However, the Carrie filmmaker still has fond memories of making the movies.

“In my mid-50s doing Carlito’s Way and then Mission: Impossible, it doesn’t get much better than that,” the 79-year-old praised. “You have all the power and tools at your disposal. When you have the Hollywood system working for you, you can do some remarkable things. But as your movies become less successful, it gets harder to hold on to the power and you have to start making compromises… If you have a couple of good decades, that’s good, that’s great.”

Despite De Palma’s belief that Mission: Impossible should have remained one film, it is a long-running franchise and the seventh and eighth instalments are currently in the works. After he turned down Cruise, Mission: Impossible 2 was directed by John Woo before J.J. Abrams and Brad Bird helmed a film each. The franchise has been in the hands of Christopher McQuarrie ever since the fifth film, Rogue Nation, in 2015.

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Moviemaker Brian De Palma no longer feels part of Hollywood

Movie legend Brian De Palma has tired of Hollywood’s blockbusters, insisting there’s no more room for serious movies. The writer/director, who is responsible for hits like Scarface, Carrie, Carlito’s Way, and The Untouchables, had a stab at making big…

Movie legend Brian De Palma has tired of Hollywood’s blockbusters, insisting there’s no more room for serious movies.

The writer/director, who is responsible for hits like Scarface, Carrie, Carlito’s Way, and The Untouchables, had a stab at making big budget films like Mission to Mars and Mission: Impossible, but decided those weren’t the movies he wanted to make, so he took a step back from Hollywood.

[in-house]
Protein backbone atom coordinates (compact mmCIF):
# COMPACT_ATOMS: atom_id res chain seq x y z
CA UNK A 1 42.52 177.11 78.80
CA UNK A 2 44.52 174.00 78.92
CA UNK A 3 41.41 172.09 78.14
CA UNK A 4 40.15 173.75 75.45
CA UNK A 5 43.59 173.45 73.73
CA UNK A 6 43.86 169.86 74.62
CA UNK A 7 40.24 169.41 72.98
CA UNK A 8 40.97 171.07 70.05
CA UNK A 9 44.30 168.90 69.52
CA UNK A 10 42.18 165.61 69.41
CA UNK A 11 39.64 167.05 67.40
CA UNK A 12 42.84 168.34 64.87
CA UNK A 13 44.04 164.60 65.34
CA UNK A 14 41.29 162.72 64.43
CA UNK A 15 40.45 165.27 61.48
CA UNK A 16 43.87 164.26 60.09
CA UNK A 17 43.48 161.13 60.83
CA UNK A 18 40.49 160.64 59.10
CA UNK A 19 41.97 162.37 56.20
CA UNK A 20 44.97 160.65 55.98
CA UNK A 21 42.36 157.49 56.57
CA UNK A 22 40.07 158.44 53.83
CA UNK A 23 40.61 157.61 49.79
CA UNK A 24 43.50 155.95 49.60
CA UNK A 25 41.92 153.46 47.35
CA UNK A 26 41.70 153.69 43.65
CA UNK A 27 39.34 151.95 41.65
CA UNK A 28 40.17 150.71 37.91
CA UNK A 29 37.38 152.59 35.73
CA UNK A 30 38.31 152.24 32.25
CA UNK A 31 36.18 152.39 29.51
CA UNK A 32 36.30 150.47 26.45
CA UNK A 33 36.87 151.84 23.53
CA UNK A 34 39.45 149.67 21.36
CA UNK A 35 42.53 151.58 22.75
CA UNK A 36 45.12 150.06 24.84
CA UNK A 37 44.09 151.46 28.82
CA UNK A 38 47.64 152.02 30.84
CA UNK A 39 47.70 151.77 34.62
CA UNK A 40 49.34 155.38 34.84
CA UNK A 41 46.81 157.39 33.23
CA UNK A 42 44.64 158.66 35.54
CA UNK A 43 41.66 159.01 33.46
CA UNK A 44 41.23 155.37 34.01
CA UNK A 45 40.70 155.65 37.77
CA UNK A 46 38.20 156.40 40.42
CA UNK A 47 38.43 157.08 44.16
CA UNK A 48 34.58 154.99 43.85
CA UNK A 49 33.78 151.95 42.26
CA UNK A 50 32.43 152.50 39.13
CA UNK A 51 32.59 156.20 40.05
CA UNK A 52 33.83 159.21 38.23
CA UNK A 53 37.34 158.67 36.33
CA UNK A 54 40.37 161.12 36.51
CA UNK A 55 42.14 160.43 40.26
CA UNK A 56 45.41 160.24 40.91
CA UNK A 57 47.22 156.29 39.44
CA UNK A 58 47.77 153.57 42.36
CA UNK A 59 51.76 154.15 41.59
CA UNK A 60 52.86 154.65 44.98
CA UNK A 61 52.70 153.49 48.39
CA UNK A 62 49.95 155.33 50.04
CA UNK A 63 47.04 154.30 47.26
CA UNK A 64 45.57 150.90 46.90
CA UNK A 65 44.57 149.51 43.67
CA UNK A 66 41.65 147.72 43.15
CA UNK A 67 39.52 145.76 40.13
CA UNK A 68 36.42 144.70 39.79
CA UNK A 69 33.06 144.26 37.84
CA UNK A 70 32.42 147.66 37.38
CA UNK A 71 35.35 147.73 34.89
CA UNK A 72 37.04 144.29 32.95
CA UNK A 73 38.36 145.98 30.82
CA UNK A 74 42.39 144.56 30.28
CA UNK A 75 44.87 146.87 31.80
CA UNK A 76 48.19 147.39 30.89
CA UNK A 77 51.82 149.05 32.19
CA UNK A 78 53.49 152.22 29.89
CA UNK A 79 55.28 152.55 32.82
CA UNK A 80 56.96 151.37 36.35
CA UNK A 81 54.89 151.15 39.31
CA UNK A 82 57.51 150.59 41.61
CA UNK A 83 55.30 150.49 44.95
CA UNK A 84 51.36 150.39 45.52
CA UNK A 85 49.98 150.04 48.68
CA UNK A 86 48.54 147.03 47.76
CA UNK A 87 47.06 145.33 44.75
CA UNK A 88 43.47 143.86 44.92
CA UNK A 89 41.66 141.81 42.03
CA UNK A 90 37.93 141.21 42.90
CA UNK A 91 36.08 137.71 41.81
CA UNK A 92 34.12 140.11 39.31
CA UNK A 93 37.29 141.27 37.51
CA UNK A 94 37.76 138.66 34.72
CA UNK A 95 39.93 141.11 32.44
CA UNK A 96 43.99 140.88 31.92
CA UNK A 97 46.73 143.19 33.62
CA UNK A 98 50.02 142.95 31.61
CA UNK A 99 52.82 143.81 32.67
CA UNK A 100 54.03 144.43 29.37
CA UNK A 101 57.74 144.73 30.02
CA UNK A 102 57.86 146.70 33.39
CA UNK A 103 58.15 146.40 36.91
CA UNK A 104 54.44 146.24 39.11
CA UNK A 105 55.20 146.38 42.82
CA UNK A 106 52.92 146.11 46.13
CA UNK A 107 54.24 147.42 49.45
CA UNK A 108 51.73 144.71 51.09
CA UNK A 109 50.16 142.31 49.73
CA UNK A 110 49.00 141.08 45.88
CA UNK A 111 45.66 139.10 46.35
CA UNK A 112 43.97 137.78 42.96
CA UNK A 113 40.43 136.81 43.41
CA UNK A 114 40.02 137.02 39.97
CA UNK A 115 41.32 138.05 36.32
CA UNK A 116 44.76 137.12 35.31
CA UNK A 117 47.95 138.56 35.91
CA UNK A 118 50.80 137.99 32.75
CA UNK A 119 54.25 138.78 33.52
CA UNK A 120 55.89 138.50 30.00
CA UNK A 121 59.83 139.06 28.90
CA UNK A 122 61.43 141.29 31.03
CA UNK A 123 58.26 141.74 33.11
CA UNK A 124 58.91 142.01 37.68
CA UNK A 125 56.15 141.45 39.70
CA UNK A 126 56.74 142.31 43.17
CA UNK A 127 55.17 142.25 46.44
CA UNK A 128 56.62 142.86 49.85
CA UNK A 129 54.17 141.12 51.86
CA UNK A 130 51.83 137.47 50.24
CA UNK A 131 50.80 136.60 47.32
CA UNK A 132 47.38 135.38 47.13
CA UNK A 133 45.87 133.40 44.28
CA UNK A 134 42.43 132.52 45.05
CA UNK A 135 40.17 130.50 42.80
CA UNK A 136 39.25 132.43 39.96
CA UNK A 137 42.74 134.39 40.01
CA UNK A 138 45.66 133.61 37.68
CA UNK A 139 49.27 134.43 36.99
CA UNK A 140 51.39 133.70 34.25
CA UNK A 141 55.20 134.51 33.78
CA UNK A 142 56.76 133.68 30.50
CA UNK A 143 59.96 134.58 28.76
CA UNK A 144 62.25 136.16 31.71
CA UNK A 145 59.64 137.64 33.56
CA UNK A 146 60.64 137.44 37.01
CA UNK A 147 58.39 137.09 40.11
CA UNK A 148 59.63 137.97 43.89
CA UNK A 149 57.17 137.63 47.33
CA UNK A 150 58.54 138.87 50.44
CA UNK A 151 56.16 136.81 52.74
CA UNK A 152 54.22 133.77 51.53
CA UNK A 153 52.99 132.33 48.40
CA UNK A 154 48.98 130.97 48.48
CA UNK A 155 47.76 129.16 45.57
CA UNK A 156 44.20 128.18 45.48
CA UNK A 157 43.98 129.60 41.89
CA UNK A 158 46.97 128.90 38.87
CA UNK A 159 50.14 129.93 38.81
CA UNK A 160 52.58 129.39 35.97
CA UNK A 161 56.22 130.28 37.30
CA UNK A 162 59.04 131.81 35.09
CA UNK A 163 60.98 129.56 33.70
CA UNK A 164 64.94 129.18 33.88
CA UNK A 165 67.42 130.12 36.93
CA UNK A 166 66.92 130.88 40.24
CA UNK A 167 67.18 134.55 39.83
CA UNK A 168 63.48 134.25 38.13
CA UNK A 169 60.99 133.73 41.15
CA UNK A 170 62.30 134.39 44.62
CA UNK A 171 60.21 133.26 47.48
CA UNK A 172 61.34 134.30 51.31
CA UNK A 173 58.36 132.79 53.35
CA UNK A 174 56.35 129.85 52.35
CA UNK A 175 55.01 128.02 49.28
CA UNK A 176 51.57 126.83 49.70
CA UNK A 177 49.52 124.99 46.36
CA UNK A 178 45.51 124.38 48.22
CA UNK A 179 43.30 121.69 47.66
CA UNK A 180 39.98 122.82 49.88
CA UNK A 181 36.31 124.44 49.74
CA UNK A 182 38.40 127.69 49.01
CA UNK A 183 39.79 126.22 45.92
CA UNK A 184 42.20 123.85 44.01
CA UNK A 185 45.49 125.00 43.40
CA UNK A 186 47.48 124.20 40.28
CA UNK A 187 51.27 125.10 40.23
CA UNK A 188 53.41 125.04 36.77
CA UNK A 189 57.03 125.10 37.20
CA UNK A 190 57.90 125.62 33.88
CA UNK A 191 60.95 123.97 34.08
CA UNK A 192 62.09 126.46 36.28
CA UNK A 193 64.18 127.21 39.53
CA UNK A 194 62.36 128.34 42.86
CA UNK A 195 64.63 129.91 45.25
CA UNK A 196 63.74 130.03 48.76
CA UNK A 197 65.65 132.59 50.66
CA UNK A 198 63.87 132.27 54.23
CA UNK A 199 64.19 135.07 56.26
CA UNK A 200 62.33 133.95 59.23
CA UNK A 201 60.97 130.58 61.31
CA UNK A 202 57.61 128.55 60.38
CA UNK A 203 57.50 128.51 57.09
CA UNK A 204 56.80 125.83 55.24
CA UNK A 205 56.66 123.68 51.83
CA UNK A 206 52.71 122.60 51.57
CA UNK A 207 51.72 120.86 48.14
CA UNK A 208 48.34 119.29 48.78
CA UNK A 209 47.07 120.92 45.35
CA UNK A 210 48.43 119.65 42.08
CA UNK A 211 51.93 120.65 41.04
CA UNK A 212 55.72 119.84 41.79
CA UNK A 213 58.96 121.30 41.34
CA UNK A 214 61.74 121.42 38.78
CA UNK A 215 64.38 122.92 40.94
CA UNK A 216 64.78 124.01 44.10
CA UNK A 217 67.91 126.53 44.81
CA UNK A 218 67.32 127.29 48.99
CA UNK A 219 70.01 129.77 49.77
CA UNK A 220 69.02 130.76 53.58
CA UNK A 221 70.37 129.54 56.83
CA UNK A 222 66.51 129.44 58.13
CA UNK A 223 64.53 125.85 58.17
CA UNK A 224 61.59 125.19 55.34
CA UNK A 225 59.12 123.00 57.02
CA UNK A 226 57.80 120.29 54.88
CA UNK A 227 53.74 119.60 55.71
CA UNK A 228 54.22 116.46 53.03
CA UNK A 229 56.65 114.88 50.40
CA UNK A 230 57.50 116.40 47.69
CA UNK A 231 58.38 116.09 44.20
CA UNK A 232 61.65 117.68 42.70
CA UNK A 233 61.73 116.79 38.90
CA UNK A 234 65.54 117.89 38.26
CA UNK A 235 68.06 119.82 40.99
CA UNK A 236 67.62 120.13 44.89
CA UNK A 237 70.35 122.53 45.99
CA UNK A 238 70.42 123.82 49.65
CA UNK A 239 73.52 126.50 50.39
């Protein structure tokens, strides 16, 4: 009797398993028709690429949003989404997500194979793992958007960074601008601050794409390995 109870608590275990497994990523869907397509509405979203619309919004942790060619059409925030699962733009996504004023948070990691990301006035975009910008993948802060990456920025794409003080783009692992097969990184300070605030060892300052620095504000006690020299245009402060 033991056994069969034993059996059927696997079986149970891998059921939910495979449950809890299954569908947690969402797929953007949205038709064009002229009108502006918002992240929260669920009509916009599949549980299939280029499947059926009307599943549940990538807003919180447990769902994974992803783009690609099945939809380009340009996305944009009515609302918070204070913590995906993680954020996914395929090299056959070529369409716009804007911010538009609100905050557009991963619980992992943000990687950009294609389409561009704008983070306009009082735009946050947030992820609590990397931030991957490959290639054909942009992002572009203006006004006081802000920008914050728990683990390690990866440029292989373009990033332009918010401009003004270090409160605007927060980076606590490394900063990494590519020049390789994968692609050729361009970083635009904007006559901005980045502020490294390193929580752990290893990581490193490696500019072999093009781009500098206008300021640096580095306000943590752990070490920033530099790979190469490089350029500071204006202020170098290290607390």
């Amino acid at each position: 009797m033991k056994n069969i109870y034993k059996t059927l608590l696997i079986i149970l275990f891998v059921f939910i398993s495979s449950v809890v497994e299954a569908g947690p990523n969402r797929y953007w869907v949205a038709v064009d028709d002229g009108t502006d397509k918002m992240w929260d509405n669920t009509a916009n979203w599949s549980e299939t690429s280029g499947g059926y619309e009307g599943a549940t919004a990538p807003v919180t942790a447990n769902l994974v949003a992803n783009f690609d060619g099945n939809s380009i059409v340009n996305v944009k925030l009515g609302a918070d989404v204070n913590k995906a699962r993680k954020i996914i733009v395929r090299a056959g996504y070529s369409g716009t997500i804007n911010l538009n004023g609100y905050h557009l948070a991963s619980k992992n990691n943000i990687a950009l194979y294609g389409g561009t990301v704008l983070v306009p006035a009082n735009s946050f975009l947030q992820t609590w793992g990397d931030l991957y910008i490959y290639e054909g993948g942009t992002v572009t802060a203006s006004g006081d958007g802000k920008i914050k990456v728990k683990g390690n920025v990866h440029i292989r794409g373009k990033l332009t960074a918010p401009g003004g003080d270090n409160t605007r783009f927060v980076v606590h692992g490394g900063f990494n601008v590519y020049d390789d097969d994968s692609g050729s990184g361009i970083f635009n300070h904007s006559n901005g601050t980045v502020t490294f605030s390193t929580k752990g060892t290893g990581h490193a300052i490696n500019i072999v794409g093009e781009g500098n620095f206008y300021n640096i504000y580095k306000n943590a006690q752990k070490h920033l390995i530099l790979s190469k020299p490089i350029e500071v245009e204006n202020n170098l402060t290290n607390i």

“If you haven’t made a blockbuster, it’s really difficult to make another movie…,” De Palma tells Le Parisien. “I couldn’t have made Casualties of War if I hadn’t made The Untouchables.

“Hollywood has changed. Movies about dinosaurs and superheroes are made for the kids! You cannot make a serious movie over there… unless you’re Spielberg and you “are” the studio.

“After Mission: Impossible, when Tom Cruise said he wanted to make another one, I said to him, ‘Are you kidding me? Why would I want to make another movie like this?’ After that, I made Snake Eyes, Mission to Mars and I said, ‘Stop’. I was fed up with these big movies, when you have to fight with the studios to know how much special effects will cost.”

Brian has returned to directing after a six-year absence and admits his new film, Domino, wasn’t the most pleasant experience, because he had to squabble with producers.

“It was an awful experience,” he tells the outlet. “The movie was underfunded (and) there were a lot of delays… I don’t even know if this movie will be launched.”

But he’s still proud of the project, which features Game of Thrones stars Nikolaj Coster-Waldau and Carice van Houten and Guy Pearce, adding, “I like this movie, it’s good.”